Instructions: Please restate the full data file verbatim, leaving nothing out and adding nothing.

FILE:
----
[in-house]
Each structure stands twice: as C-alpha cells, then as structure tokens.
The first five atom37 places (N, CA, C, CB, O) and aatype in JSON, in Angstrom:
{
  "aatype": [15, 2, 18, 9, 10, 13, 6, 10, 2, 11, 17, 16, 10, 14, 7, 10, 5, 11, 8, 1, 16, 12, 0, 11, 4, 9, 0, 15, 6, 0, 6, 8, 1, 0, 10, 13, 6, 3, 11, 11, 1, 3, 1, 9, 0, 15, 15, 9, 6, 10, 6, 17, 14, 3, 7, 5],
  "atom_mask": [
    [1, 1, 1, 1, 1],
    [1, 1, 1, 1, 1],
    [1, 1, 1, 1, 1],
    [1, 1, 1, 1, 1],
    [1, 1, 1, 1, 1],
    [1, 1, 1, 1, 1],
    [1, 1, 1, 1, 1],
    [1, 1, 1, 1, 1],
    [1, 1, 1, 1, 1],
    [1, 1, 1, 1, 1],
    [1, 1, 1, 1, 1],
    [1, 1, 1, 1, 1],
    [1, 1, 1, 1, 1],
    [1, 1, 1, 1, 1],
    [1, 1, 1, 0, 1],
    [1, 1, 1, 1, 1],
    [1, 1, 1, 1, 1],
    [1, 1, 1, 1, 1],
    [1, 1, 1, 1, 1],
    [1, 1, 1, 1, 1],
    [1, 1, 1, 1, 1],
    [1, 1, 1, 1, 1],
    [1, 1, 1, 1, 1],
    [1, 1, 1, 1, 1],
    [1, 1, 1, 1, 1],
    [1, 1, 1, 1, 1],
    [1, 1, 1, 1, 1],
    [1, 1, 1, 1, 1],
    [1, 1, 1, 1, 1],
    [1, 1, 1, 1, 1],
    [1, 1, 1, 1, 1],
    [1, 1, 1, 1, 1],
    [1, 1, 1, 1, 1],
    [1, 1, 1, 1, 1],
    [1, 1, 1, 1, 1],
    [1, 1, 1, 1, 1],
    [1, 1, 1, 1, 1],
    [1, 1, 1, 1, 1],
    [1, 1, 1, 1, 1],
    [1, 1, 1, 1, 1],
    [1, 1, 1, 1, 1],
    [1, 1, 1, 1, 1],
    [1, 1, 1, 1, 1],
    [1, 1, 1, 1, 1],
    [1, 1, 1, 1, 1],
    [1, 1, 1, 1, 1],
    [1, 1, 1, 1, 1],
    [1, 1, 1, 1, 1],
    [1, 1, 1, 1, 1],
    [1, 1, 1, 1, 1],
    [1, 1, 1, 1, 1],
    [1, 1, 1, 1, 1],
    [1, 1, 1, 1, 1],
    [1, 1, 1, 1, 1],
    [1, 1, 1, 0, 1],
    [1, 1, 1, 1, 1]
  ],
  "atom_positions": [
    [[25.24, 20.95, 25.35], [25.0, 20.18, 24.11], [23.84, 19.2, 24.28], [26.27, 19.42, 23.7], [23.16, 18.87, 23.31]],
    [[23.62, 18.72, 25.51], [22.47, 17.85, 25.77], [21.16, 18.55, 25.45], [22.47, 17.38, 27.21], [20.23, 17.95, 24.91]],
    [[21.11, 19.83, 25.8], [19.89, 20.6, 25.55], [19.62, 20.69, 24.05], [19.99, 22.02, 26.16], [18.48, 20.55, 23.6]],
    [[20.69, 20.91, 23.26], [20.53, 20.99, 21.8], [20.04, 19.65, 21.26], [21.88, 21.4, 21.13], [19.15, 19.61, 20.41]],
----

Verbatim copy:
[in-house]
Each structure stands twice: as C-alpha cells, then as structure tokens.
The first five atom37 places (N, CA, C, CB, O) and aatype in JSON, in Angstrom:
{
  "aatype": [15, 2, 18, 9, 10, 13, 6, 10, 2, 11, 17, 16, 10, 14, 7, 10, 5, 11, 8, 1, 16, 12, 0, 11, 4, 9, 0, 15, 6, 0, 6, 8, 1, 0, 10, 13, 6, 3, 11, 11, 1, 3, 1, 9, 0, 15, 15, 9, 6, 10, 6, 17, 14, 3, 7, 5],
  "atom_mask": [
    [1, 1, 1, 1, 1],
    [1, 1, 1, 1, 1],
    [1, 1, 1, 1, 1],
    [1, 1, 1, 1, 1],
    [1, 1, 1, 1, 1],
    [1, 1, 1, 1, 1],
    [1, 1, 1, 1, 1],
    [1, 1, 1, 1, 1],
    [1, 1, 1, 1, 1],
    [1, 1, 1, 1, 1],
    [1, 1, 1, 1, 1],
    [1, 1, 1, 1, 1],
    [1, 1, 1, 1, 1],
    [1, 1, 1, 1, 1],
    [1, 1, 1, 0, 1],
    [1, 1, 1, 1, 1],
    [1, 1, 1, 1, 1],
    [1, 1, 1, 1, 1],
    [1, 1, 1, 1, 1],
    [1, 1, 1, 1, 1],
    [1, 1, 1, 1, 1],
    [1, 1, 1, 1, 1],
    [1, 1, 1, 1, 1],
    [1, 1, 1, 1, 1],
    [1, 1, 1, 1, 1],
    [1, 1, 1, 1, 1],
    [1, 1, 1, 1, 1],
    [1, 1, 1, 1, 1],
    [1, 1, 1, 1, 1],
    [1, 1, 1, 1, 1],
    [1, 1, 1, 1, 1],
    [1, 1, 1, 1, 1],
    [1, 1, 1, 1, 1],
    [1, 1, 1, 1, 1],
    [1, 1, 1, 1, 1],
    [1, 1, 1, 1, 1],
    [1, 1, 1, 1, 1],
    [1, 1, 1, 1, 1],
    [1, 1, 1, 1, 1],
    [1, 1, 1, 1, 1],
    [1, 1, 1, 1, 1],
    [1, 1, 1, 1, 1],
    [1, 1, 1, 1, 1],
    [1, 1, 1, 1, 1],
    [1, 1, 1, 1, 1],
    [1, 1, 1, 1, 1],
    [1, 1, 1, 1, 1],
    [1, 1, 1, 1, 1],
    [1, 1, 1, 1, 1],
    [1, 1, 1, 1, 1],
    [1, 1, 1, 1, 1],
    [1, 1, 1, 1, 1],
    [1, 1, 1, 1, 1],
    [1, 1, 1, 1, 1],
    [1, 1, 1, 0, 1],
    [1, 1, 1, 1, 1]
  ],
  "atom_positions": [
    [[25.24, 20.95, 25.35], [25.0, 20.18, 24.11], [23.84, 19.2, 24.28], [26.27, 19.42, 23.7], [23.16, 18.87, 23.31]],
    [[23.62, 18.72, 25.51], [22.47, 17.85, 25.77], [21.16, 18.55, 25.45], [22.47, 17.38, 27.21], [20.23, 17.95, 24.91]],
    [[21.11, 19.83, 25.8], [19.89, 20.6, 25.55], [19.62, 20.69, 24.05], [19.99, 22.02, 26.16], [18.48, 20.55, 23.6]],
    [[20.69, 20.91, 23.26], [20.53, 20.99, 21.8], [20.04, 19.65, 21.26], [21.88, 21.4, 21.13], [19.15, 19.61, 20.41]],